The Golden North Hotel
A classic gold rush hotel can be expected to pick up some ghosts along the way, and the Golden North is no exception.
The discovery of gold in the Yukon in 1896 set off the Klondike Gold Rush, which saw roughly 100,000 prospectors flood into the territory, all with the hope of striking it rich. Much of this traffic flowed through Skagway, which offered both a deepwater port and the most direct overland route to the gold fields.
The population of Skagway exploded, going from 700 residents in 1897 to approximately 10,000 in 1898, making it the largest city in Alaska at the time (then back down to 1800 two years later — it was a short-lived rush). These were chaotic boom times of ambition, corruption, lawlessness, shattered dreams, disease, and untimely death. It was, in other words, a fertile ground for ghost stories.
The Golden North Hotel was built in 1898, at the height of the rush, providing accommodations and refreshment to some of the 1,000 prospectors passing through the city every week. It was this stream of guests that helped provide the basis for the principal ghost story associated with the hotel. The tale involves a prospector — sometimes referred to as “Klondike Ike” — who travelled to Skagway with his fiancé Mary. Mary took up residence in Room 23 at the Golden North while Ike headed out on the 500-mile journey to the gold fields.
From this point, the story takes on a few variations: some say Mary fell ill with pneumonia; some say she grew worried when Ike didn’t return when he was meant to and locked herself in her room; some say, rather ambiguously, that Mary cloistered herself because she was hiding out from local ruffians. Whatever the circumstances, Mary died while waiting for Ike to return from his prospecting expedition (with some versions involving the hotel staff breaking down the door of Room 23 to find Mary dead, wearing the dress she had intended to wear at her wedding).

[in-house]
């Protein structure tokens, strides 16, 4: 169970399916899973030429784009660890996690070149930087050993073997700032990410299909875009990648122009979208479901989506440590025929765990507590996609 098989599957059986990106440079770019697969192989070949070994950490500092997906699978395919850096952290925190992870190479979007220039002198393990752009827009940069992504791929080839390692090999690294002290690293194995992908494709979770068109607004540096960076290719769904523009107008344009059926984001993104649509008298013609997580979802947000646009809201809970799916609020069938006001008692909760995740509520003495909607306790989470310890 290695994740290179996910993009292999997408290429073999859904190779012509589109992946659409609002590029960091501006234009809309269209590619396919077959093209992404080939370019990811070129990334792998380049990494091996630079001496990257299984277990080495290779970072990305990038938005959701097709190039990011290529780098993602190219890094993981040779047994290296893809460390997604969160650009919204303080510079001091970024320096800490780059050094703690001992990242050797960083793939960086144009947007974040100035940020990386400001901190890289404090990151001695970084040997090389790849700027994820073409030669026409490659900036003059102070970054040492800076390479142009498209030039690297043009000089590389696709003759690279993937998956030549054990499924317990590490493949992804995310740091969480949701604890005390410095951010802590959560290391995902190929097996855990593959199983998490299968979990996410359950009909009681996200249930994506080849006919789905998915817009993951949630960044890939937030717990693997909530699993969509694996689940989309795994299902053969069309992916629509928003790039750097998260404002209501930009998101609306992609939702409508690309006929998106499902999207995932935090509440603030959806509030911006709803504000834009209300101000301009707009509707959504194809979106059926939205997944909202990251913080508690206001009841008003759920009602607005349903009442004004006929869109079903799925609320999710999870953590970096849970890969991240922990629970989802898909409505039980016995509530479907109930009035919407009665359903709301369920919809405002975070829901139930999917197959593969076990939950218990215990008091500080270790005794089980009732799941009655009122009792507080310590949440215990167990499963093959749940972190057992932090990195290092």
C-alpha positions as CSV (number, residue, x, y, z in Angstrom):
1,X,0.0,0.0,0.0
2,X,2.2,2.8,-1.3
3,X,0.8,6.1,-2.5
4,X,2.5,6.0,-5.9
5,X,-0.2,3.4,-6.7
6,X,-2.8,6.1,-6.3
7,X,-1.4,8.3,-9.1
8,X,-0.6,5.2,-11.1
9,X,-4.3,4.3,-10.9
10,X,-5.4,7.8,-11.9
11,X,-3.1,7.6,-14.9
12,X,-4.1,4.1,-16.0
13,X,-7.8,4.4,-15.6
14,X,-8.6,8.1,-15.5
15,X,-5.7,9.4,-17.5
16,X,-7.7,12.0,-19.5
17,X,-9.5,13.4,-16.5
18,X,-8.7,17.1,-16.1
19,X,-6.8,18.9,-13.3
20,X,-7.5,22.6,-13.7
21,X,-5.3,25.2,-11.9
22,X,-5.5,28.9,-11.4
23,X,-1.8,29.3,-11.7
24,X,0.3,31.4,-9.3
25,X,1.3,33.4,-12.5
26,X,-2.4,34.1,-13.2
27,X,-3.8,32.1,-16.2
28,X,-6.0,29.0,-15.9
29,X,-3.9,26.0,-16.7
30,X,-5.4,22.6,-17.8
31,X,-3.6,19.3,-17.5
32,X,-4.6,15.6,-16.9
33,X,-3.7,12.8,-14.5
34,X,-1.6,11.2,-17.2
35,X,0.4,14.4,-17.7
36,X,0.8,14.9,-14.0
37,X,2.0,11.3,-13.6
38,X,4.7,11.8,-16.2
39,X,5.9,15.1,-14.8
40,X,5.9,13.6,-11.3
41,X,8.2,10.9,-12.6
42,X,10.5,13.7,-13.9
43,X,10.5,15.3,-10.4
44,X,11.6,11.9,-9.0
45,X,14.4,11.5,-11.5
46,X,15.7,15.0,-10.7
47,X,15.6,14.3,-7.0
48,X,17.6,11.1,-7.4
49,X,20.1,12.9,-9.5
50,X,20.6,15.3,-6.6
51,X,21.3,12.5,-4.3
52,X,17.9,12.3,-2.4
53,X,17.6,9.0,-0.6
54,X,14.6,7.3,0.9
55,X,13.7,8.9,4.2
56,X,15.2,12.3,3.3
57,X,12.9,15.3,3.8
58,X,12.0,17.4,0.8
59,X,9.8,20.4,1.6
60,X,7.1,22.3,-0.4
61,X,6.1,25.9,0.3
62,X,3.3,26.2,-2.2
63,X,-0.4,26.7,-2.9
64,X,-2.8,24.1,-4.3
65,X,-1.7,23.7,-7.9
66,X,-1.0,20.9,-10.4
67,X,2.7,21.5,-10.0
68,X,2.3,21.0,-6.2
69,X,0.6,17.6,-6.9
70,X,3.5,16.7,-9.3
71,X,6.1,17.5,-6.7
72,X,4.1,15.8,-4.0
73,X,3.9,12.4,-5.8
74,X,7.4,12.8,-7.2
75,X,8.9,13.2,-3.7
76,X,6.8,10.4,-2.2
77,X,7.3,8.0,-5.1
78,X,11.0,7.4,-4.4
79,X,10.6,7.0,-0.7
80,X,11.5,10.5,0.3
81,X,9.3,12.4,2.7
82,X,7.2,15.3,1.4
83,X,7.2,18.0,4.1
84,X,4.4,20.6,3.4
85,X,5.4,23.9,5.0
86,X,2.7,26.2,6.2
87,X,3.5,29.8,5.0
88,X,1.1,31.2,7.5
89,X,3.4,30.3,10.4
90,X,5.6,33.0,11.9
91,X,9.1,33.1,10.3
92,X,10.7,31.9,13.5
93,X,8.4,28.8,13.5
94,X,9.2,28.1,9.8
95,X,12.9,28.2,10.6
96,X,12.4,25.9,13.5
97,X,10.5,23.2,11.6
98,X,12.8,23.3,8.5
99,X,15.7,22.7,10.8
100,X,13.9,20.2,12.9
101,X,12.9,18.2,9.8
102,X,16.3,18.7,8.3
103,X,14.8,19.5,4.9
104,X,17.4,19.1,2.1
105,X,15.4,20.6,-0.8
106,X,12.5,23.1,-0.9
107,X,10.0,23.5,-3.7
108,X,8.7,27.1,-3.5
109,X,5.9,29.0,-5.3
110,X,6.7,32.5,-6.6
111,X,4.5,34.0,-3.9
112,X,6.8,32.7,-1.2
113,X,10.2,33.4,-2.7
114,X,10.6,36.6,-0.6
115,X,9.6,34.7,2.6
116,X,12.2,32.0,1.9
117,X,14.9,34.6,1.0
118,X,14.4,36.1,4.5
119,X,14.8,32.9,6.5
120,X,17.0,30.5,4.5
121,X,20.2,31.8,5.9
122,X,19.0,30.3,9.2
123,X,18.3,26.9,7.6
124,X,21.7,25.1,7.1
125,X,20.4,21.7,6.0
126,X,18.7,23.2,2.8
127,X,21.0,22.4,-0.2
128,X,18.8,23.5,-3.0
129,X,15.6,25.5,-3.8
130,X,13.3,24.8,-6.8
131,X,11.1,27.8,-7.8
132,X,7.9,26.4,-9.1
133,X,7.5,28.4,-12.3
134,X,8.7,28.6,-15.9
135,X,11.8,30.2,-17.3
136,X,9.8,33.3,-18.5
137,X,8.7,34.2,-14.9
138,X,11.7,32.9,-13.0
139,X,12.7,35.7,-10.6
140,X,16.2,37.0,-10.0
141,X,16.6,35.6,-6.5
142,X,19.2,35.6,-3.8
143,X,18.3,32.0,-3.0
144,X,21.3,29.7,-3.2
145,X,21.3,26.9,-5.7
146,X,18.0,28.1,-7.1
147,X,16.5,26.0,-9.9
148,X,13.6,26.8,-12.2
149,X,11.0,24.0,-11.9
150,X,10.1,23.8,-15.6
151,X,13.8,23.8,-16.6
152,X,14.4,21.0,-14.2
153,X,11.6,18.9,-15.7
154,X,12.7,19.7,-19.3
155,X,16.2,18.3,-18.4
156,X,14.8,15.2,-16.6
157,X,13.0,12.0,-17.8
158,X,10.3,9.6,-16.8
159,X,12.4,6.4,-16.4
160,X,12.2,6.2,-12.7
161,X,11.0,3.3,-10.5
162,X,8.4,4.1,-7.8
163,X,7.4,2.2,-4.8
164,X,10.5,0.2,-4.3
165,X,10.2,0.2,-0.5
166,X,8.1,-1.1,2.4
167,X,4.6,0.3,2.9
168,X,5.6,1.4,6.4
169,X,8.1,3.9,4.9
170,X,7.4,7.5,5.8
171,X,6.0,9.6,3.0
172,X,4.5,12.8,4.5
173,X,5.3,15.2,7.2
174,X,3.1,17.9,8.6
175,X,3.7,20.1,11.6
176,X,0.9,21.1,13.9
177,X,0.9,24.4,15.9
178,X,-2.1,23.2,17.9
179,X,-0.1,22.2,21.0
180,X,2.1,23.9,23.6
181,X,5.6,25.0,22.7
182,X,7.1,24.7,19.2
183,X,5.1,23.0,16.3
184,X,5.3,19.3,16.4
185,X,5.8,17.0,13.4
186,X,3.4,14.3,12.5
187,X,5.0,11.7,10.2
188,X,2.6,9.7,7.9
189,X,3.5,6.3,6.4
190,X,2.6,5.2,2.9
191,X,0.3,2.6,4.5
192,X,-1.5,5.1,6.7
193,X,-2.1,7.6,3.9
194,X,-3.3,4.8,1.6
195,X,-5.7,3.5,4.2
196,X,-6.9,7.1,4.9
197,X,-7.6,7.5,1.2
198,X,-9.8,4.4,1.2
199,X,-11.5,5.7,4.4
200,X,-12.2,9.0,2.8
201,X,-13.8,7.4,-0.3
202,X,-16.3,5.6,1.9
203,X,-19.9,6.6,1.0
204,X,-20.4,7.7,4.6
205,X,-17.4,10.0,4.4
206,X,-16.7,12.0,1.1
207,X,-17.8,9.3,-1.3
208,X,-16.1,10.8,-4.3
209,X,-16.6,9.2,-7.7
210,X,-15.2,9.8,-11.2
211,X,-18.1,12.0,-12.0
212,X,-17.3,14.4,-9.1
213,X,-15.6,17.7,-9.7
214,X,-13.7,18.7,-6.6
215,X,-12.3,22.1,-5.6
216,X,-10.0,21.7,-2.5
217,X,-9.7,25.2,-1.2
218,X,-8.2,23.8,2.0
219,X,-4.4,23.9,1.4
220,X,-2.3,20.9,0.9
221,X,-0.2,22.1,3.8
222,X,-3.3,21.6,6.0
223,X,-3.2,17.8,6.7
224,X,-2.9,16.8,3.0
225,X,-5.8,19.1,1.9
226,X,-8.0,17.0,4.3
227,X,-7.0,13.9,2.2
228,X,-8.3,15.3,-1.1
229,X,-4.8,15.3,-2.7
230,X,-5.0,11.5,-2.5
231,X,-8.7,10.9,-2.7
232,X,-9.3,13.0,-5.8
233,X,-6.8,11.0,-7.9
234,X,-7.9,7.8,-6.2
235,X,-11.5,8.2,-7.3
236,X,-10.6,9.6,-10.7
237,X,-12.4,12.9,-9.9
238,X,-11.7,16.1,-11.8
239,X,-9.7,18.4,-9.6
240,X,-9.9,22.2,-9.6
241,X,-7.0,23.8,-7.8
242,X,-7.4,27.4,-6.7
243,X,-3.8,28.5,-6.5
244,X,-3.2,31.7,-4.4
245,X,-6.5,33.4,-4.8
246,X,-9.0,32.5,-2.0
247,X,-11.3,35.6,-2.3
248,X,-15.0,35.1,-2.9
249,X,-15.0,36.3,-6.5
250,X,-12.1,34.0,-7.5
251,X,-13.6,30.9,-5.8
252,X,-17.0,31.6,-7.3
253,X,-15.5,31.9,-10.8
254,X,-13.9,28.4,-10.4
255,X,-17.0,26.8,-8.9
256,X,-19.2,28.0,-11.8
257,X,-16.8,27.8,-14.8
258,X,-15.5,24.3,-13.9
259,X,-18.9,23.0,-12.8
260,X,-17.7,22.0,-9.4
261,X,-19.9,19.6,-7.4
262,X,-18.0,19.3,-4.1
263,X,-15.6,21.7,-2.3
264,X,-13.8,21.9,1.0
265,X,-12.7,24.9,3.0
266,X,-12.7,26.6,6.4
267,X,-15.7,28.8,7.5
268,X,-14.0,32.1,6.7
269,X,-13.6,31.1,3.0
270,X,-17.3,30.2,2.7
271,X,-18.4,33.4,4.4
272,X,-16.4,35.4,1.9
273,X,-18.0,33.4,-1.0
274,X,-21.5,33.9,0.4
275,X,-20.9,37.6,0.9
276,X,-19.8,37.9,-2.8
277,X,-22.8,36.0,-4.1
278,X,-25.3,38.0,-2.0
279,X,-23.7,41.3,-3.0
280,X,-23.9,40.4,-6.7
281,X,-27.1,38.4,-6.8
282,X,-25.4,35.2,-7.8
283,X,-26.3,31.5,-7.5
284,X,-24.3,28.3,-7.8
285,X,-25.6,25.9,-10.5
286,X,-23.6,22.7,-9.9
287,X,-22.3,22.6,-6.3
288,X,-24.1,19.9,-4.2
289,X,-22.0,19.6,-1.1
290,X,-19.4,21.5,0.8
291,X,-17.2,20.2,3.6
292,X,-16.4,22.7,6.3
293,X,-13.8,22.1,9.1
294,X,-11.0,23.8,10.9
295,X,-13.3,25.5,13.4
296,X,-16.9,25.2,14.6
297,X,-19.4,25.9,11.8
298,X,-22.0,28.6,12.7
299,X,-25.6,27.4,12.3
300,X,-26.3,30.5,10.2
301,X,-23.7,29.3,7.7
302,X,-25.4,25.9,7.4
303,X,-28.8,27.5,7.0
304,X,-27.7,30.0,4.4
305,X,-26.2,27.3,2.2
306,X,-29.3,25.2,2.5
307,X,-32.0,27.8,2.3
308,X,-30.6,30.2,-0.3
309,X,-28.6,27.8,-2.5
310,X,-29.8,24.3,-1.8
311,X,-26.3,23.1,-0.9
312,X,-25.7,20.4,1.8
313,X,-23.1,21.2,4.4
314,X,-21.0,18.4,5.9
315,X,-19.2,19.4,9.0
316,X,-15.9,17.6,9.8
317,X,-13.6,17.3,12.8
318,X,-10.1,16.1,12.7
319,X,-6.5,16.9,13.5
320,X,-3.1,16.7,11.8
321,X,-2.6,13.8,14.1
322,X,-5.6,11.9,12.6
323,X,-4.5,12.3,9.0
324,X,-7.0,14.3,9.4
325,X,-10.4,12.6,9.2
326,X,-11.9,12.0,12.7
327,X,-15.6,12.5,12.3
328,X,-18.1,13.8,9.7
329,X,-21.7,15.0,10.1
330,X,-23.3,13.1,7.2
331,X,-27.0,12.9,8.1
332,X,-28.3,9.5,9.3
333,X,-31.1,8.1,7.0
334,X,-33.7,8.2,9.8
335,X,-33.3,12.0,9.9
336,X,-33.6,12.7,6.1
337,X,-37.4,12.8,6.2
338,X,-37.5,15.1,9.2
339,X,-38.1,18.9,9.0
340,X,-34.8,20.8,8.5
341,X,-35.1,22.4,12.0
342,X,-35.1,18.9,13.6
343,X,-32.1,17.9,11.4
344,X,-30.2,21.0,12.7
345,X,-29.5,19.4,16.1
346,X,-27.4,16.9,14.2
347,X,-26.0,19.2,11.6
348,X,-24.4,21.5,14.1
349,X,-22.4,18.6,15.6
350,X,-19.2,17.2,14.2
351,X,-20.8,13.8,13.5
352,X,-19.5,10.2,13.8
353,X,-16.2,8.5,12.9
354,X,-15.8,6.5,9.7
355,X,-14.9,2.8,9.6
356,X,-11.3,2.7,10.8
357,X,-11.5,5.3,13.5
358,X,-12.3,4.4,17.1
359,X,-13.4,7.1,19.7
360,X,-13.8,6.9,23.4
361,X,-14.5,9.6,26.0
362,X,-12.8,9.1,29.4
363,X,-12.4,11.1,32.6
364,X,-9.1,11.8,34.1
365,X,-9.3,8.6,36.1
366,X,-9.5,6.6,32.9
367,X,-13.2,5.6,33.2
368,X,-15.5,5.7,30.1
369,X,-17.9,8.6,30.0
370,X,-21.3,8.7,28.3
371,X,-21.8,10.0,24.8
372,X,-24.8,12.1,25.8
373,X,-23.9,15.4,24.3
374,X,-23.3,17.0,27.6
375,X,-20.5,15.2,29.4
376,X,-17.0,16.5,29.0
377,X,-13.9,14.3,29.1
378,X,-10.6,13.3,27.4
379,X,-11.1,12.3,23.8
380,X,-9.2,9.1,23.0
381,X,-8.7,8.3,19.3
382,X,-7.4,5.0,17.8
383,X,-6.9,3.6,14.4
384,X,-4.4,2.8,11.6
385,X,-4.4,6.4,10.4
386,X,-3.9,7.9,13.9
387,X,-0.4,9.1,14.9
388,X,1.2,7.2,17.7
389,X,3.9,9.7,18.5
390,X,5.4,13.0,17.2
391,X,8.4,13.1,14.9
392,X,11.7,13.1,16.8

They say she haunts the building to this day, although reported sightings of “Scary Mary” vary widely, with some seeing a spectral woman roaming the halls or watching at a window for her fiancé’s return, some hearing mysterious noises or feeling blasts of cold air (in Alaska), and some guests of Room 23 waking up in the middle of the night feeling like they’re choking (as if they had ghostly pneumonia…).
Another supernatural event claimed by the Golden North involved Room 14, where staff and guests reported seeing a mysterious light that some described as a sparkle, others as a small twinkling light, and still others as an orb. The provenance of this light is unknown, but it is apparently non-threatening.
While the building is still there and still features the Golden North sign, the hotel closed in 2002 and thus the haunted rooms can no longer be rented by curious ghost hunters. According to a floor plan, Room 23 was located on the third floor in the northwest corner of the building, while Room 14 was (presumably) on the second floor. The building is currently occupied by Frontier Excursions & Adventures.
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